On a more fundamental level, the design of the trial raises a number of questions regarding the role of immune checkpoint blockade in NSCLC. In the KEYNOTE-001 study of NSCLC, the response rate to pembrolizumab was significantly influenced by the expression of PD-L1 in the tumor (12). While the overall response rate was approximately 20% for the entire group, patients whose tumors had a >50% expression of PD-L1 had a response rate of 45%. In this study, no difference was seen among patients based on pre-treatment PD-L1 status. One intriguing hypothesis is that the initial chemoradiotherapy may enhance the response to immunotherapy. It is possible that chemoradiation can alter the immunosuppressive microenvironment in these tumors (13) or result in the creation of neoantigens that prime an immune response (14).
One interesting analysis found that in patients treated on KEYNOTE-001, the patients who had previously received radiotherapy showed a significantly longer median PFS and OS compared to those who had not received radiotherapy (15). Similarly, data from KEYNOTE-021 testing the combination of pemetrexed based chemotherapy with pembrolizumab showed that patients with PD-L1 staining in <1% of tumor cells receiving the combination still had a response rate of 57% compared to 13% with chemotherapy alone (16). These data hint that treatment with chemotherapy or radiotherapy may impact the tumor or infiltrating immune cells in a way that promotes response to immune checkpoint inhibitors. The question of whether treatment prior to initiation of immune checkpoint blockade influences activity is a key one, as the next frontier of immunotherapy in lung cancer is likely to be trials in the preoperative setting (e.g., NCT02259621) for earlier stages of disease.
Another question raised by this study is whether these results may be improved by further manipulation of the tumor microenvironment. Although the results of this trial were quite impressive, by 18 months about half the patients had either progressed or died despite durvalumab therapy. Thus, there is room to try to improve both the likelihood of response as well as the duration of benefit. While there are many potential therapies to test, it is reasonable to consider strategies to promote an immunologically active tumor microenvironment. For example, tumors are quite hypoxic due to leaky vessel formation (17), vessel compression (18), and mechanical stress resulting from desmoplastic tumor stroma (19). This tumor hypoxia promotes an immunosuppressive environment (4), which may impede response to immune checkpoint blockade. Thus, strategies to normalize the vasculature in tumors during or after chemoradiotherapy may improve the likelihood of response to immune checkpoint inhibition.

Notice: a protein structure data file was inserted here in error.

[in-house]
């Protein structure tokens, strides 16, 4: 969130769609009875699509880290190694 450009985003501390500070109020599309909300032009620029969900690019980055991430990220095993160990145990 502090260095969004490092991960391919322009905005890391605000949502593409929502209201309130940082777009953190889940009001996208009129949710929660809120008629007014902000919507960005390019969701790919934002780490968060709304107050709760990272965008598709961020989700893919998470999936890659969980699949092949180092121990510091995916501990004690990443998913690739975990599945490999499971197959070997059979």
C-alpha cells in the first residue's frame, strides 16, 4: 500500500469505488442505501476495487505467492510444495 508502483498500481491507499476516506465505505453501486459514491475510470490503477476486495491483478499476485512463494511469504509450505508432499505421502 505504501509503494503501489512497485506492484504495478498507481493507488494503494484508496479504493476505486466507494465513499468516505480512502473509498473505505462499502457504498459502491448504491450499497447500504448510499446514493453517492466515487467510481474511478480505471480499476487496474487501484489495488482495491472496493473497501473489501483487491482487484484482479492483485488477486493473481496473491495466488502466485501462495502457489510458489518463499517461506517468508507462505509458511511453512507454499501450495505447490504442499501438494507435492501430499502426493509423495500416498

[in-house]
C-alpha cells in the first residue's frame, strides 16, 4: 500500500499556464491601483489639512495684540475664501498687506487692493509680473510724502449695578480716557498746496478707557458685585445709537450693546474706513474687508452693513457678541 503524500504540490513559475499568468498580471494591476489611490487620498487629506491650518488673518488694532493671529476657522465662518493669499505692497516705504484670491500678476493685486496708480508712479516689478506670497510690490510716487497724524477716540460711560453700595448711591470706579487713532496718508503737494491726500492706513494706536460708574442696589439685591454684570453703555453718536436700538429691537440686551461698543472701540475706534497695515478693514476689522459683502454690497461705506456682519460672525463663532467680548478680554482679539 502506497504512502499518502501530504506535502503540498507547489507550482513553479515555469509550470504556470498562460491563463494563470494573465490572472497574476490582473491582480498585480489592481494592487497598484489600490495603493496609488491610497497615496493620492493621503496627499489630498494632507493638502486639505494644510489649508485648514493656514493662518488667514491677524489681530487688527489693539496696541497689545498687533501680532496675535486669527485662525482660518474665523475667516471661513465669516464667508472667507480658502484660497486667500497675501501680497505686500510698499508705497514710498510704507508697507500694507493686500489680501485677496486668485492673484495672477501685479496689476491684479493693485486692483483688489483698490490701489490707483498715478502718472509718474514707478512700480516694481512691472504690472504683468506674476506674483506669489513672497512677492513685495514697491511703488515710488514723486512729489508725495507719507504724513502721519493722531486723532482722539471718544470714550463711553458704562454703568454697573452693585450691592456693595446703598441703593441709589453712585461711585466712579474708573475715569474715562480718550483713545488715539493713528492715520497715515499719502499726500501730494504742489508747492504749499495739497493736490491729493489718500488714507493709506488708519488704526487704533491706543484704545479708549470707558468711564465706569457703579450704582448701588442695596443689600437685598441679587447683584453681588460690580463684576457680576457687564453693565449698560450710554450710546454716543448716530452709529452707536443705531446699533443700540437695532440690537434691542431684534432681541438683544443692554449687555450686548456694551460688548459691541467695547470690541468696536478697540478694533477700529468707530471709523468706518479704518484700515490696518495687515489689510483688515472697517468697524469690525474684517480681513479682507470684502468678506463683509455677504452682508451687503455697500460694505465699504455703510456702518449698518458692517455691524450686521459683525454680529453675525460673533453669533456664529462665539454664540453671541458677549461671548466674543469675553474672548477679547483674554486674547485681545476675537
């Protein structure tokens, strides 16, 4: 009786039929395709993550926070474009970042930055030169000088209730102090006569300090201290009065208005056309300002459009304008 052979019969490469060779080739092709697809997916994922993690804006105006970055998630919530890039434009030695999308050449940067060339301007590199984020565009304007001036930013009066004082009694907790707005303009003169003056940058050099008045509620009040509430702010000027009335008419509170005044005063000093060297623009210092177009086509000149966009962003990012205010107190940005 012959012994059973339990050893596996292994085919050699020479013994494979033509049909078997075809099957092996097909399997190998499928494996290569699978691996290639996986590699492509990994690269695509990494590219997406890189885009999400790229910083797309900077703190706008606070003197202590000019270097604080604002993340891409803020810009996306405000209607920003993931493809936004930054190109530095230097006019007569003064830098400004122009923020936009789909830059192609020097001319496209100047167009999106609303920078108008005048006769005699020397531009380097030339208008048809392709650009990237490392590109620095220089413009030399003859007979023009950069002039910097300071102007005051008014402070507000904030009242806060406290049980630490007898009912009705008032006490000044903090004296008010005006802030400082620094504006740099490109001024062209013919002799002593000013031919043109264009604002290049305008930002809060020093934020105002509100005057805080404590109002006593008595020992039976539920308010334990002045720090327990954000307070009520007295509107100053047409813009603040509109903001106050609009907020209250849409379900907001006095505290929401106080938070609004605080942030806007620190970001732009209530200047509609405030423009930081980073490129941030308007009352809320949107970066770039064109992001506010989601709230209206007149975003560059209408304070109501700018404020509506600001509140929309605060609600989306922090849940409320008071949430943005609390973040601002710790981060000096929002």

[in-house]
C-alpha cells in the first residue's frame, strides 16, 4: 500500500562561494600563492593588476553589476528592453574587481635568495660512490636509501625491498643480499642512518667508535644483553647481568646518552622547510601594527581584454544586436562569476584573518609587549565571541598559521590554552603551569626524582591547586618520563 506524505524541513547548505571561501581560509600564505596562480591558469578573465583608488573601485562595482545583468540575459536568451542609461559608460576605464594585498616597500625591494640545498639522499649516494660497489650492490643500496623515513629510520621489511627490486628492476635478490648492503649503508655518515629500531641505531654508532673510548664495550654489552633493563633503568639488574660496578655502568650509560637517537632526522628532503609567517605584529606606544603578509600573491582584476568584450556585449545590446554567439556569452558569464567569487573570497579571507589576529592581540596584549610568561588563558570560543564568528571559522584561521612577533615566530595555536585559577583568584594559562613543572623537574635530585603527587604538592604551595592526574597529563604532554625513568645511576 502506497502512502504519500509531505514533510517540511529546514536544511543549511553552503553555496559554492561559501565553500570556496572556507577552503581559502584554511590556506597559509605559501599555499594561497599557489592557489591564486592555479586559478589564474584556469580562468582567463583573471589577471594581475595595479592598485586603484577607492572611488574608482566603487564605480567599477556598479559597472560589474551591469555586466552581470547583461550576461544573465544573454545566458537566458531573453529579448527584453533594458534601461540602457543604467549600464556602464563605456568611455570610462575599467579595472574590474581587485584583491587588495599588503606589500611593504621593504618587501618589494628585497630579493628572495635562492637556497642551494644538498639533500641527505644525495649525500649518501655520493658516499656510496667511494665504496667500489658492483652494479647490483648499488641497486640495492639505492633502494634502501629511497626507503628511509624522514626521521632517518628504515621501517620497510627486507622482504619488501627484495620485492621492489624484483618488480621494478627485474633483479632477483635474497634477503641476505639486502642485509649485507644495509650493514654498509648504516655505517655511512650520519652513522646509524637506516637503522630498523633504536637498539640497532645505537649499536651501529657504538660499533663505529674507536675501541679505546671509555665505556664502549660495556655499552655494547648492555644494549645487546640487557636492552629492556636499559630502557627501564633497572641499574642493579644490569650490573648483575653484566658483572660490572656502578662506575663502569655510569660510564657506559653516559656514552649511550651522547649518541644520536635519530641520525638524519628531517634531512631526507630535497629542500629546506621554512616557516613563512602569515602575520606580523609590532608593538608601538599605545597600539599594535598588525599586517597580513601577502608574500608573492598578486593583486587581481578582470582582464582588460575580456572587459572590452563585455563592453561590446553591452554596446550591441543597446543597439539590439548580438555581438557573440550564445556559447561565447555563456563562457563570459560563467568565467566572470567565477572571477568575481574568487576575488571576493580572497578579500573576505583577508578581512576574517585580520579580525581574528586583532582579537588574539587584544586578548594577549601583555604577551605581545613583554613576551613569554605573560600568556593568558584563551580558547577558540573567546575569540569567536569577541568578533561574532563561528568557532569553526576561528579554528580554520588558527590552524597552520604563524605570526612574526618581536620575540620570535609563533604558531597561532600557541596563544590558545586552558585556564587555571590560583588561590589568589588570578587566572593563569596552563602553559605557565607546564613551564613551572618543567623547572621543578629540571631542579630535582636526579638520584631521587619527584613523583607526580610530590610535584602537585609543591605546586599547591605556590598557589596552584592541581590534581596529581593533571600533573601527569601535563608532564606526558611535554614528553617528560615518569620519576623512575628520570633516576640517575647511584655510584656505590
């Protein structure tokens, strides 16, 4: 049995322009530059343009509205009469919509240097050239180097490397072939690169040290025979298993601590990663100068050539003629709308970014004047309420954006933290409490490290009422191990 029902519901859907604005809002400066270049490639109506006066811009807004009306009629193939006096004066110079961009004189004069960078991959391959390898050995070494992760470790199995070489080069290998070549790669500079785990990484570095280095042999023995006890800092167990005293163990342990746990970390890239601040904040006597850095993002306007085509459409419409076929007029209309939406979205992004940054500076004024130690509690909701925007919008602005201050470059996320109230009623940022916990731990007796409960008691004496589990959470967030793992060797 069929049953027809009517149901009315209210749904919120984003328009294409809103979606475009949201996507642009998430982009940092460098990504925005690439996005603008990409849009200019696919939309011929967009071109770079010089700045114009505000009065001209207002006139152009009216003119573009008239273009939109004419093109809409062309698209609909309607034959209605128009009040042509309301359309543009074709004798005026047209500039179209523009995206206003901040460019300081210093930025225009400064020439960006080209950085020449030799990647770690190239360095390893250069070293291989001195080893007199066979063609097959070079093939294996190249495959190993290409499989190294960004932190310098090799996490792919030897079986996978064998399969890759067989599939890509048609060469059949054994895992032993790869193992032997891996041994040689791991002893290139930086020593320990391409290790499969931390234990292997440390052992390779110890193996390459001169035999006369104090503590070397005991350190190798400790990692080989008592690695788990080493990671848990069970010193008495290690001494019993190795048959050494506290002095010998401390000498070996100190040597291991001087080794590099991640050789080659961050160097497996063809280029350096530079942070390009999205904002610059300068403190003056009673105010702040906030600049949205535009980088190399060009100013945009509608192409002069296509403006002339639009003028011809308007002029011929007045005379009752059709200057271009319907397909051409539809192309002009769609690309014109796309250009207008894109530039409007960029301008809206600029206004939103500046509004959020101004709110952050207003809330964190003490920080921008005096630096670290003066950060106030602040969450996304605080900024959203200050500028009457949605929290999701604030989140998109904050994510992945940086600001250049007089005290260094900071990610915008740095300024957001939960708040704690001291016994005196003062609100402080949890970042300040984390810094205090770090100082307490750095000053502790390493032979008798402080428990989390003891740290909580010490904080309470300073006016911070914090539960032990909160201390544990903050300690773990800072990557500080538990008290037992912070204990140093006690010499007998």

One candidate, bevacizumab, has been shown to improve vascular permeability and has been studied as maintenance therapy in metastatic NSCLC (20). While probably not appropriate as concurrent therapy with chemoradiation (21), it may be that lower doses can be used safely to normalize the vasculature (17). Although there is no published data regarding this combination yet, the phase III Empower 150 study tested the addition of atezolizumab (a PD-L1 inhibitor) to a chemotherapy regimen containing bevacizumab. A press release from Roche (22) has noted that the combination is safe, and that the addition of atezolizumab increased PFS compared to chemotherapy alone. Additional published analysis of this trial may shed some light on the potential synergy between vascular normalization and immunotherapy.